The impact of resident safety culture on quality outcomes in intellectual disabilities: A study of Tennessee community agencies

Curtis L Nolen, Tennessee State University


Purpose. This is an exploratory study designed to measure safety culture levels within Tennessee community agencies providing services to citizens with intellectual disabilities, to analyze the measures of safety culture within these agencies, and to determine if there are significant correlations between levels of safety culture and quality and risk outcomes. This is the first known study of its kind in the field of intellectual disabilities and one of the first in the field of long term care. Data and methodology. A survey was administered to the staffs of 75 community service providers of services for intellectually disabled citizens within the State of Tennessee with a response rate of 83 percent. The survey data was entered into Statistica, Release 8, for ease of analysis. The multivariate statistical method employed in this research was correlation and multiple regression. Findings. Fourteen null hypotheses were constructed in this original research to be tested. Analysis of the data revealed findings that rejected 13 of the null hypotheses and failed to reject 1 of the null hypotheses. Results showed that there are numerous significant relationships between the various measures of the safety culture dimensions and the measures of quality management, location of the agency, size of agency, and protection from harm indicators. The data also show that TN DIDS agencies have levels of safety culture that are similar in pattern to those identified by the Agency for Healthcare Research and Quality in its model for long term care and nursing homes. Limitations. In this study limitations were evident and discussed including the lack of qualitative data to further explain staff perceptions and provide analysis of other factors that affect quality outcomes. Future research. Further studies are recommended in the area of qualitative studies to analyze data and assess other factors that affect quality outcomes. While the majority of the research in healthcare patient safety culture has occurred in acute care the most significant opportunities for linking safety culture and outcomes may be in the long term care fields.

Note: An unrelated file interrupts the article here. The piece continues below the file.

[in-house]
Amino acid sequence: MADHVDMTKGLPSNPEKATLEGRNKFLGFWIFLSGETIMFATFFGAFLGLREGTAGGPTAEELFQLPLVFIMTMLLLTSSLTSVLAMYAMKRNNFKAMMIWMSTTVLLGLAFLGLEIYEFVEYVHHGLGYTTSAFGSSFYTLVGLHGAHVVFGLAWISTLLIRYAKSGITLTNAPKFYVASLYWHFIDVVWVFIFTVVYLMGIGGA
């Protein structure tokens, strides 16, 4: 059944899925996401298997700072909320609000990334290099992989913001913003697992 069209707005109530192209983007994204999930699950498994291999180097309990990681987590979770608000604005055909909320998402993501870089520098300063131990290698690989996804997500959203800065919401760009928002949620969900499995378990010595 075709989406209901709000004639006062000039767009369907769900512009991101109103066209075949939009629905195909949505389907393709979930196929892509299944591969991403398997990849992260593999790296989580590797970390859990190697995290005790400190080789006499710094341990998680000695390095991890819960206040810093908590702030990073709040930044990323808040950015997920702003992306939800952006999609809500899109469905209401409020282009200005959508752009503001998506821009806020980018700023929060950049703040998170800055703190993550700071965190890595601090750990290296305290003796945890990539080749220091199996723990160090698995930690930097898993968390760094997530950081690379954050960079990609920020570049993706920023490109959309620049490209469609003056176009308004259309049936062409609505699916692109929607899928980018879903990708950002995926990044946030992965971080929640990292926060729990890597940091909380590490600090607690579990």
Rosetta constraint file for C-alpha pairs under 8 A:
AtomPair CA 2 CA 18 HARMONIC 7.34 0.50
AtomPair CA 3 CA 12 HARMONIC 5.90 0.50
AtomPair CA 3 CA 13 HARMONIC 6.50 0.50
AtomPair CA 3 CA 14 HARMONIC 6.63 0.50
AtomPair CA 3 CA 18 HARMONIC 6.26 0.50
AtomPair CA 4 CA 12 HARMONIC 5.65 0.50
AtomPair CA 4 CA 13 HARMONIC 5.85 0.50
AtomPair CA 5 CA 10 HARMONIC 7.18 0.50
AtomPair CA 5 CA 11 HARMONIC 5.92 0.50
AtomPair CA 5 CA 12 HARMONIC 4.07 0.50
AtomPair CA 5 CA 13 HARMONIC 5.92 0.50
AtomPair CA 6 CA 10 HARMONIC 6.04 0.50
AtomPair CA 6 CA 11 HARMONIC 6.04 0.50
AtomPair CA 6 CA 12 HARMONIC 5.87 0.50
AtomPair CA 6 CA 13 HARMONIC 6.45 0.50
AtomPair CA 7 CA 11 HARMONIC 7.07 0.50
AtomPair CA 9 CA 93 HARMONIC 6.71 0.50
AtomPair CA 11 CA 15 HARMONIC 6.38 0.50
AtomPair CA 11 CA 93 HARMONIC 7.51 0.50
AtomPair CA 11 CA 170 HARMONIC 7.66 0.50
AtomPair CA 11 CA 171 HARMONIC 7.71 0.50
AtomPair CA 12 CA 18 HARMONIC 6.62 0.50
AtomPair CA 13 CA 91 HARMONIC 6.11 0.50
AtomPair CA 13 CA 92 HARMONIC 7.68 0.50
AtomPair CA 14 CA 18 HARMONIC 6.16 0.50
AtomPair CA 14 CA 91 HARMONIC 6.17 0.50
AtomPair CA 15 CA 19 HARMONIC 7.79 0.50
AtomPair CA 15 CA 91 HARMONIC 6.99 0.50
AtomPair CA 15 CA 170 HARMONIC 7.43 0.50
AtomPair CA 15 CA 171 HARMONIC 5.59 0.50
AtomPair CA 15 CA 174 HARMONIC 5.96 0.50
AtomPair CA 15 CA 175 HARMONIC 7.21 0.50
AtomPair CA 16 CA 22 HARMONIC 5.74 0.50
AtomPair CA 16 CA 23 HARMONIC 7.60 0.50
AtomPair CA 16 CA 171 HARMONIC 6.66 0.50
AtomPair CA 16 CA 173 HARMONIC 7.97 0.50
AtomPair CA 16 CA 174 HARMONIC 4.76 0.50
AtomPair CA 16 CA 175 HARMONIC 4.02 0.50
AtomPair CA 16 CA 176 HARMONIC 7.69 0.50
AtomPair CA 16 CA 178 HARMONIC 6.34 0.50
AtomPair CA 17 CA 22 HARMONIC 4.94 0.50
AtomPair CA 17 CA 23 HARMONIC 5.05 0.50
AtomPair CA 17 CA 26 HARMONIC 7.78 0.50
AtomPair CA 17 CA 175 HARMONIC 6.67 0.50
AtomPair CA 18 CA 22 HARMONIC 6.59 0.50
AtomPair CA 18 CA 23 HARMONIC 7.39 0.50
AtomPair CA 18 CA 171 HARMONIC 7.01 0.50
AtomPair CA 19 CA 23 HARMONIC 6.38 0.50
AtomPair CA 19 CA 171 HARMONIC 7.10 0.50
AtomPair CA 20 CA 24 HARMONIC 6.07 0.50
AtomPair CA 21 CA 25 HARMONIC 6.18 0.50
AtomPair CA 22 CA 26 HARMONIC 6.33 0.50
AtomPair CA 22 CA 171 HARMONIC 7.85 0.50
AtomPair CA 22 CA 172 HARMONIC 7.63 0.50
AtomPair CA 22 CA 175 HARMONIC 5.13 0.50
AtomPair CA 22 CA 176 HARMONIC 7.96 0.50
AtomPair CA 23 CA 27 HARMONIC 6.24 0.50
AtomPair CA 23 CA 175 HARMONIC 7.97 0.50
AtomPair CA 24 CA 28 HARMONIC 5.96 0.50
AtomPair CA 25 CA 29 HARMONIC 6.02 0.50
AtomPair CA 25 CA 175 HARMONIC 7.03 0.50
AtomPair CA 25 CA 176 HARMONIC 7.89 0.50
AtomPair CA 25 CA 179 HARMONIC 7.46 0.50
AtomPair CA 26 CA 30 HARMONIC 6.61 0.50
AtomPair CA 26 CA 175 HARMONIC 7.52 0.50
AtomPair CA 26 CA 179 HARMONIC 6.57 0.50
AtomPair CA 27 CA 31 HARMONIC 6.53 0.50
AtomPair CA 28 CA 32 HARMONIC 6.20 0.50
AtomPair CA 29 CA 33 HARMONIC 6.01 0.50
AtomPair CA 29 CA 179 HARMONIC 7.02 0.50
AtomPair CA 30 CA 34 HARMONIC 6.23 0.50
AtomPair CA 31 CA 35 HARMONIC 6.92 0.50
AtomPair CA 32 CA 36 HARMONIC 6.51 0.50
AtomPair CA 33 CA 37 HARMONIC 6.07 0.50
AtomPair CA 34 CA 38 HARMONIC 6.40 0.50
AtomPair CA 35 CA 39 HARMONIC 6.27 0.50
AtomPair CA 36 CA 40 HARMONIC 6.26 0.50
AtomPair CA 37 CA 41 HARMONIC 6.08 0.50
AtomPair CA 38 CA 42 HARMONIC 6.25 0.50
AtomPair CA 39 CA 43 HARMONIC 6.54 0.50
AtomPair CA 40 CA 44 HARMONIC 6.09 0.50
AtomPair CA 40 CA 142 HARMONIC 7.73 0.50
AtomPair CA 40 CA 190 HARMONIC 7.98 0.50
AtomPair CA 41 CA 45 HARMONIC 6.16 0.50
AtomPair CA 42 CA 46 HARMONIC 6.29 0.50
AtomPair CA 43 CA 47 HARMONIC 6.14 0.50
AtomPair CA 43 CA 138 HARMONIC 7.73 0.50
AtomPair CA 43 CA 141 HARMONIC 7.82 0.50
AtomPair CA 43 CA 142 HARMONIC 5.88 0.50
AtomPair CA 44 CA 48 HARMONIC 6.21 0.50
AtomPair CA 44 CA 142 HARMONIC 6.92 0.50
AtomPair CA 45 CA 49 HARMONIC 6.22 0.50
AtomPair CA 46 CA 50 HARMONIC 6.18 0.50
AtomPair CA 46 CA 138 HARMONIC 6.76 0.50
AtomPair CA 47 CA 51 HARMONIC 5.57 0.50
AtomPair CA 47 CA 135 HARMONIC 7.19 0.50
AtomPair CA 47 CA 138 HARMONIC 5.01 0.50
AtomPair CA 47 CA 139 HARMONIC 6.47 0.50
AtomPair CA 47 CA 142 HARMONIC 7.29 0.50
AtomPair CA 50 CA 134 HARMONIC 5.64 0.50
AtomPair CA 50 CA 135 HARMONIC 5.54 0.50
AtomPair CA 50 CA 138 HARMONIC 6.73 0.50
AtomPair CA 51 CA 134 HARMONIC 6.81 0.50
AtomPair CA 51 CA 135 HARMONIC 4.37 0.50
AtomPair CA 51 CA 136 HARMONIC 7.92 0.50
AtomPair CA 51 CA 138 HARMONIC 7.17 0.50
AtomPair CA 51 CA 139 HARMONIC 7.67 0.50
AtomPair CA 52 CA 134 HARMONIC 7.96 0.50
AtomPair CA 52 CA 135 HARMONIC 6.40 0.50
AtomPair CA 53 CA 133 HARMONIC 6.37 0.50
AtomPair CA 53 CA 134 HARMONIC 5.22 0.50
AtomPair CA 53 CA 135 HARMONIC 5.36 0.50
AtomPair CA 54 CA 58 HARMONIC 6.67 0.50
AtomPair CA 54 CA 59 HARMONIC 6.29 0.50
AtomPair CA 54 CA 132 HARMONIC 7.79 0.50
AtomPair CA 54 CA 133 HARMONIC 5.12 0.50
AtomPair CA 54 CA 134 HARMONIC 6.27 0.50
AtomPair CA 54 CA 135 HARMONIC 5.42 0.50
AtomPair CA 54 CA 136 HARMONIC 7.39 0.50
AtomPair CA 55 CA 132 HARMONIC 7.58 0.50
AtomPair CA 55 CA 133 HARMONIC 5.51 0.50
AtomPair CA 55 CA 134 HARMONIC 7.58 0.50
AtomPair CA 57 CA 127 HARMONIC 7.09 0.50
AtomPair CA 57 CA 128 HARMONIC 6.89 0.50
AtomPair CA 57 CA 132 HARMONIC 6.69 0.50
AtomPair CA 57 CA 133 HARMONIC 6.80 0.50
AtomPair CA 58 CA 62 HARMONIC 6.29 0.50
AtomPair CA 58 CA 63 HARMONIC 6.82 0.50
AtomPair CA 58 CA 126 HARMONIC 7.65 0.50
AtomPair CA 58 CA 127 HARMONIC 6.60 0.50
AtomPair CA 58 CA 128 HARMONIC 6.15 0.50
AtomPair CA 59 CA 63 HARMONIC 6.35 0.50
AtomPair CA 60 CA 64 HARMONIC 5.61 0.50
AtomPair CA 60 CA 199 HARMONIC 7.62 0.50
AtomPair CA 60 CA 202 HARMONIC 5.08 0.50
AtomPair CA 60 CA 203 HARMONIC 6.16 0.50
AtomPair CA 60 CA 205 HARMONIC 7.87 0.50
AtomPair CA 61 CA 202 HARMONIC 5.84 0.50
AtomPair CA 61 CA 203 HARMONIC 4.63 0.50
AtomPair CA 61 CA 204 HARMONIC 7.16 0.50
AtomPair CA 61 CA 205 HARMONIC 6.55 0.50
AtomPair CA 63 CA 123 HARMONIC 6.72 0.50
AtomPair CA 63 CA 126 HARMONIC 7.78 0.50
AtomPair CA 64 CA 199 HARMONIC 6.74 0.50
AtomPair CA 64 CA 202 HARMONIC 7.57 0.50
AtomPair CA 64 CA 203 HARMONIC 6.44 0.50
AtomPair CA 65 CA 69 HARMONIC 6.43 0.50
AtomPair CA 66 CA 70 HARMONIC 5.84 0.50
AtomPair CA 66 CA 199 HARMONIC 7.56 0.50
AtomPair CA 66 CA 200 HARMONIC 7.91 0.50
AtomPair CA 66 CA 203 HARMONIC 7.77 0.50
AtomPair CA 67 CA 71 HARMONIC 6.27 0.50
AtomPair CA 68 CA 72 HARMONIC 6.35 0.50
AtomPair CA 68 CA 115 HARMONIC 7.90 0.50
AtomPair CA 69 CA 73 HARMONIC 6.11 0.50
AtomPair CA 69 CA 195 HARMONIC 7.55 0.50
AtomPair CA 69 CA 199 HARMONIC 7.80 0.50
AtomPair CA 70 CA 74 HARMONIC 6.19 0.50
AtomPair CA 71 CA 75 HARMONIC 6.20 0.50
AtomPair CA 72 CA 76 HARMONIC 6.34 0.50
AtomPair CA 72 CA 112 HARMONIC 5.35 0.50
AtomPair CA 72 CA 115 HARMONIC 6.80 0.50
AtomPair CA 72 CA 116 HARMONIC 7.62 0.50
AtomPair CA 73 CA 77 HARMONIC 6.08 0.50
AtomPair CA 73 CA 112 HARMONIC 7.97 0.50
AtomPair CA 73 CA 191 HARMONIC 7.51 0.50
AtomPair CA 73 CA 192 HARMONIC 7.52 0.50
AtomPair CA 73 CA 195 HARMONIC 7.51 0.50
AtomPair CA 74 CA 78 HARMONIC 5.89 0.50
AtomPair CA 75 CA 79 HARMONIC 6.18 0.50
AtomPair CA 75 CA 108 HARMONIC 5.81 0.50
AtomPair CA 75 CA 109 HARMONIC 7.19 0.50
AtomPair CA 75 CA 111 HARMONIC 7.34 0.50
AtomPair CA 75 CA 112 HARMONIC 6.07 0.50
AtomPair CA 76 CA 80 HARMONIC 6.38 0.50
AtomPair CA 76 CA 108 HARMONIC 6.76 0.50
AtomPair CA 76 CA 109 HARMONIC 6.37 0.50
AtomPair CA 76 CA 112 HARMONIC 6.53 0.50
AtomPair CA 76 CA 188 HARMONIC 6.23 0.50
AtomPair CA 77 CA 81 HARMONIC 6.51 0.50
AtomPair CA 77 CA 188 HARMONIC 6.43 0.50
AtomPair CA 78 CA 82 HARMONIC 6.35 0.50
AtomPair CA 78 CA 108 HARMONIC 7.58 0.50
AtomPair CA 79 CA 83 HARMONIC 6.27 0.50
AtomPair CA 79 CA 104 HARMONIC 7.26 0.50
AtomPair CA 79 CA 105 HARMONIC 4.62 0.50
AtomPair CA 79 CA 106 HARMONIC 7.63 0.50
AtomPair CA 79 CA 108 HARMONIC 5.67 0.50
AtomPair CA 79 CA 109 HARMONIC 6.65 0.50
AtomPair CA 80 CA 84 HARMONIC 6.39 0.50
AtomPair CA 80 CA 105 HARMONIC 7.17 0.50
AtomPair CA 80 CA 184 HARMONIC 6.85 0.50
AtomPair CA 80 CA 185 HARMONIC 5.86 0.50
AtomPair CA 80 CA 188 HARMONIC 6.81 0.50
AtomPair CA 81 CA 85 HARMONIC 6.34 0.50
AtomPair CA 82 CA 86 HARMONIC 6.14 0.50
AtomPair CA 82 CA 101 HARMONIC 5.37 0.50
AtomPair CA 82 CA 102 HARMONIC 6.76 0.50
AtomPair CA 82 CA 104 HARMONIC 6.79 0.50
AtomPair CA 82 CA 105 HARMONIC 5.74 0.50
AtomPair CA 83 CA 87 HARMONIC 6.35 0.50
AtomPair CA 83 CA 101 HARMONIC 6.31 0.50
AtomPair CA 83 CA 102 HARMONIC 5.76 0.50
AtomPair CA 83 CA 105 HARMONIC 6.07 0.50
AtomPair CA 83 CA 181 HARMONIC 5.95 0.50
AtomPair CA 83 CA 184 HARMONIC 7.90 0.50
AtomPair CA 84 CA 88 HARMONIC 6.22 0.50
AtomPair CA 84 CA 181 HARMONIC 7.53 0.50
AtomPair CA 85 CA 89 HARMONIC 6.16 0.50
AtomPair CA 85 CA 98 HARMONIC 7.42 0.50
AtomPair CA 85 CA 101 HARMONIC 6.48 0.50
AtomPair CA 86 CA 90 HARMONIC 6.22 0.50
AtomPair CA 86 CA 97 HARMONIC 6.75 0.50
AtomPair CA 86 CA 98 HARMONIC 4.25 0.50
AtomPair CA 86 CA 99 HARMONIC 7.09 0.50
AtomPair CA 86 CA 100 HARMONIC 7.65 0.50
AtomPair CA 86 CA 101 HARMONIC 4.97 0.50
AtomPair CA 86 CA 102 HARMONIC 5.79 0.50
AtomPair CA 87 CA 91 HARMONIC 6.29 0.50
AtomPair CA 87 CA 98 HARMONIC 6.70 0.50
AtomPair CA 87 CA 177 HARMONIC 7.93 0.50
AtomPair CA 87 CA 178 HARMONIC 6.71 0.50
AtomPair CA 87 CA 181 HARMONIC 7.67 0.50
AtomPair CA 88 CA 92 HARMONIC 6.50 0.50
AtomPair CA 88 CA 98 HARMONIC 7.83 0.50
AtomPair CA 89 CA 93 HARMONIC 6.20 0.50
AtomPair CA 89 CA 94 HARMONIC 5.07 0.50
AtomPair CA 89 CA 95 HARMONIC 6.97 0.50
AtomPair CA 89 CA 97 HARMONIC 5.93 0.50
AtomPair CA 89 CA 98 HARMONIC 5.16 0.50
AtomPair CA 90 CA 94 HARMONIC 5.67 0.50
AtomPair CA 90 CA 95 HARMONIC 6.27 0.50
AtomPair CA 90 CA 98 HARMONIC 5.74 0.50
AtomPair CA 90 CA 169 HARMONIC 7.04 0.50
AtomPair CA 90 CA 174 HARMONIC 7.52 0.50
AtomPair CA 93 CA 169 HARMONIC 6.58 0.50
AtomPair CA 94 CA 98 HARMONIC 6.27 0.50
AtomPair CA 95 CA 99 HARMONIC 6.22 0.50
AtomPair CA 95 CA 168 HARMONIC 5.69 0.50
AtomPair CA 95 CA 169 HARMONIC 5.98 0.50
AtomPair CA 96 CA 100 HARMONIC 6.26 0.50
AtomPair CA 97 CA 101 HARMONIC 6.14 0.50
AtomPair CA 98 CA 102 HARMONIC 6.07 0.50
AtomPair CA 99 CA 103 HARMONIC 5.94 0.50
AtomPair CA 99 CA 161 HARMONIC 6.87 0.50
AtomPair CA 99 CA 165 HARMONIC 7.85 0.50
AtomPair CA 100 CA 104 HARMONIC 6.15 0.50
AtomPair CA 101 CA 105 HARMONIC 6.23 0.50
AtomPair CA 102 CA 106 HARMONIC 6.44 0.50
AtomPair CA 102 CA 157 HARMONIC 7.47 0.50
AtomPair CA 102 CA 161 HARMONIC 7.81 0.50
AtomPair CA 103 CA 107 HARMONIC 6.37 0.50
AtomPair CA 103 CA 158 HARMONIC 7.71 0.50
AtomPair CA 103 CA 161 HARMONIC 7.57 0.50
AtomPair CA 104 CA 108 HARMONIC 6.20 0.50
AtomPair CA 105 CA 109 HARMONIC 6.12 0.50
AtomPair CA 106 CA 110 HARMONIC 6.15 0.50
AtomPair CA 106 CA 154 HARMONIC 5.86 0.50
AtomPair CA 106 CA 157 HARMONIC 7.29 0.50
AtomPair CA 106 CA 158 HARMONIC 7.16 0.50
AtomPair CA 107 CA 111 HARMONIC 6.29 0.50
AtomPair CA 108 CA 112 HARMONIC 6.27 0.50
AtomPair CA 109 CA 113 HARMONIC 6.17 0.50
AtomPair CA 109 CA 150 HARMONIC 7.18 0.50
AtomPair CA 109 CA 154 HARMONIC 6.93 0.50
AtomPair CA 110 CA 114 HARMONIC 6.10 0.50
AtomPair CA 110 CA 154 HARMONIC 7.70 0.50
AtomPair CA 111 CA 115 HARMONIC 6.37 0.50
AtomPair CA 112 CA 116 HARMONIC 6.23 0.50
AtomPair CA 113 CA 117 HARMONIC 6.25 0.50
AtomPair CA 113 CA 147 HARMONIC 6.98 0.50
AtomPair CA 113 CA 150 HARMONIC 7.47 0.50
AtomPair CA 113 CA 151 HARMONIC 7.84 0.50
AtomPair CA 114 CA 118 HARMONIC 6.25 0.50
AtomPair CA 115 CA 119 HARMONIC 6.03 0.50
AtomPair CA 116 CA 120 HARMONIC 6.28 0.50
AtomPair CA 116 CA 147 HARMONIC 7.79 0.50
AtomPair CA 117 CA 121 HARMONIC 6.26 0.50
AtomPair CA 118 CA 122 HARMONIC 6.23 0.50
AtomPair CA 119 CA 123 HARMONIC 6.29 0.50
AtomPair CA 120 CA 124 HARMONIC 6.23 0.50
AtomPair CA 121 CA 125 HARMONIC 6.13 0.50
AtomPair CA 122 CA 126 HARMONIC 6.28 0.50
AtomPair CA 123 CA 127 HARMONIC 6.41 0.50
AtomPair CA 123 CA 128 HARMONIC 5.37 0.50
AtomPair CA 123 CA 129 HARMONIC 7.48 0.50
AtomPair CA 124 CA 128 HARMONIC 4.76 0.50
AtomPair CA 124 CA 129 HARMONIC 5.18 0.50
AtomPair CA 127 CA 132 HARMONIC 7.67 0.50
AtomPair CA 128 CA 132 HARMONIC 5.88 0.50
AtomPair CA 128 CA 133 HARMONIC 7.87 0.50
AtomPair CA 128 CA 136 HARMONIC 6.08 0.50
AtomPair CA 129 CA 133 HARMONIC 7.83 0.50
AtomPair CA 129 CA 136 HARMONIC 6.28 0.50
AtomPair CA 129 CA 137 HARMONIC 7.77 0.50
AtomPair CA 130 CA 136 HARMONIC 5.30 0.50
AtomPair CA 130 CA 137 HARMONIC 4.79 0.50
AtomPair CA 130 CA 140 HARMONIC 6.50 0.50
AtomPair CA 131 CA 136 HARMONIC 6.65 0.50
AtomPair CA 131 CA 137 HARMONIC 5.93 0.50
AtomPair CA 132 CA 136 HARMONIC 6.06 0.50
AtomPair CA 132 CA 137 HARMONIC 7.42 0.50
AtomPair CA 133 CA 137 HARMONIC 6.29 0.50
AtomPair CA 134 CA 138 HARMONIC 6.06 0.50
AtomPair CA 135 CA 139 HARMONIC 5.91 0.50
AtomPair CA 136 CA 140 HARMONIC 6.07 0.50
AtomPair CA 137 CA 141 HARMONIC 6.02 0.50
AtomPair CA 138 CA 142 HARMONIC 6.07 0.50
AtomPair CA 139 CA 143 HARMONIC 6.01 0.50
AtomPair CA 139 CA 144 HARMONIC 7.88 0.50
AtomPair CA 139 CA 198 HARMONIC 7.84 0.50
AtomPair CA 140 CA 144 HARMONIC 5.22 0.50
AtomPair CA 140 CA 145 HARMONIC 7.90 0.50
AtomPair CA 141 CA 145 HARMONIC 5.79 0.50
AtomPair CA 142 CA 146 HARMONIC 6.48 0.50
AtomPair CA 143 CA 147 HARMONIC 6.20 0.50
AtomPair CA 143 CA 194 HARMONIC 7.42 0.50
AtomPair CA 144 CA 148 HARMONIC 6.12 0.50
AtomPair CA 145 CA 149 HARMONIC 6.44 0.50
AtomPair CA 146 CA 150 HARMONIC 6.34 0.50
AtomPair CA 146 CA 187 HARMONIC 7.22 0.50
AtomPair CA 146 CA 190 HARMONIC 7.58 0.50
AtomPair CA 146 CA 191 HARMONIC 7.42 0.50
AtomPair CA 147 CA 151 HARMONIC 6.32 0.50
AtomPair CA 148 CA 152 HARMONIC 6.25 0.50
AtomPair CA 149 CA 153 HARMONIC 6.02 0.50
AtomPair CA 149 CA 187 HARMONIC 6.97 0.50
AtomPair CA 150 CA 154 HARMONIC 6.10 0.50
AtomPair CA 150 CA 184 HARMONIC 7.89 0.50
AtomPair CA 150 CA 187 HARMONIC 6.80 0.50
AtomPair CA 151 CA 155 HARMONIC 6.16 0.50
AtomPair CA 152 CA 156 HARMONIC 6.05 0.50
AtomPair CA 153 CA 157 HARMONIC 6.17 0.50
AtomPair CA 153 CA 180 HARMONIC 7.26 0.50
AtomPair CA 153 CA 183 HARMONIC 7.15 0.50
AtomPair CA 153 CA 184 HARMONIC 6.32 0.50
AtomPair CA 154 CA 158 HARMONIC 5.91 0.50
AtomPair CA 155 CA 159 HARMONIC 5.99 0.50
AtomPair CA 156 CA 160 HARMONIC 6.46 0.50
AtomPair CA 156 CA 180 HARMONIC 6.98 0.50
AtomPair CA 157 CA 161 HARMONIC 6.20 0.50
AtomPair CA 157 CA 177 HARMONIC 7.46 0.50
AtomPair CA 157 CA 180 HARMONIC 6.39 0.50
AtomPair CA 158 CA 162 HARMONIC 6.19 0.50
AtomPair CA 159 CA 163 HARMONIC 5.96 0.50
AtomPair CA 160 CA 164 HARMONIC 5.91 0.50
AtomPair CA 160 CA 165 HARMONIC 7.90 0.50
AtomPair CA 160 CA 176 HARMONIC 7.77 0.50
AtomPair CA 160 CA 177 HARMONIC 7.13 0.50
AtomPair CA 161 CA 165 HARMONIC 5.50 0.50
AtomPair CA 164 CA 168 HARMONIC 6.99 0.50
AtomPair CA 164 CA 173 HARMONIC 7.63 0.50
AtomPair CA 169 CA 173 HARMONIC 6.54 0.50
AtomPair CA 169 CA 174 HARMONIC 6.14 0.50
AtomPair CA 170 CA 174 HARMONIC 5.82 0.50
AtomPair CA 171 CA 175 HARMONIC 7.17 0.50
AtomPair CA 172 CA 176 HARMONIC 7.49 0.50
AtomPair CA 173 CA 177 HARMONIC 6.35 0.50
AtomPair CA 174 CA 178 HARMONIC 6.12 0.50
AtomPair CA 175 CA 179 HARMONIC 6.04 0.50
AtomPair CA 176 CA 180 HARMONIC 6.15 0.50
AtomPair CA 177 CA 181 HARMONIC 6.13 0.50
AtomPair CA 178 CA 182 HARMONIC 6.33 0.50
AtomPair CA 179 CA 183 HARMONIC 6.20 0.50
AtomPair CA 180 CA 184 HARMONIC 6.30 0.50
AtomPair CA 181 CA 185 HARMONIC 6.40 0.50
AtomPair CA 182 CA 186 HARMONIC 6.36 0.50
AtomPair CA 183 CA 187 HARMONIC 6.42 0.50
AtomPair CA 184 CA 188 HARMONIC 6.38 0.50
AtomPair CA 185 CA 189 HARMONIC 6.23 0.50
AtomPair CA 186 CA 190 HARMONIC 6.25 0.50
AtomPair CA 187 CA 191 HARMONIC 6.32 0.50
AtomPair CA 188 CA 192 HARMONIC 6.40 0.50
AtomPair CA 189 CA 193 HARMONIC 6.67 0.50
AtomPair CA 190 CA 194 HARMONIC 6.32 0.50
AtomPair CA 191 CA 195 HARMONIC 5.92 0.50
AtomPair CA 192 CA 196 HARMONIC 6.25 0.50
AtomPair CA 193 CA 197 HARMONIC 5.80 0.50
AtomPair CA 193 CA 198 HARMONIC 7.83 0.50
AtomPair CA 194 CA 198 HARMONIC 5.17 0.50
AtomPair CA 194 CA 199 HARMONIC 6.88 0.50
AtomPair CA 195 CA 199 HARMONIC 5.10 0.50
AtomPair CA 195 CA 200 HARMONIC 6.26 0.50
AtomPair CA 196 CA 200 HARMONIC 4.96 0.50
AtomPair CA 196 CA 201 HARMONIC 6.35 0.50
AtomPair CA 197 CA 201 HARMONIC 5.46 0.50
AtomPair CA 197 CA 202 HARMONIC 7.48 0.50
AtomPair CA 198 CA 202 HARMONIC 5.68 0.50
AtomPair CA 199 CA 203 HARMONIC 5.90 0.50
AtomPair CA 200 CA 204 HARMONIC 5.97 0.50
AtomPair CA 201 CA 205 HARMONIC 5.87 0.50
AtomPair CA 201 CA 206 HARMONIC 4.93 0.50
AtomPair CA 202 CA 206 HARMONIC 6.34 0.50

Subject Area

Public administration|Organization Theory|Health care management

Recommended Citation

Curtis L Nolen, "The impact of resident safety culture on quality outcomes in intellectual disabilities: A study of Tennessee community agencies" (2010). ETD Collection for Tennessee State University. Paper AAI3404167.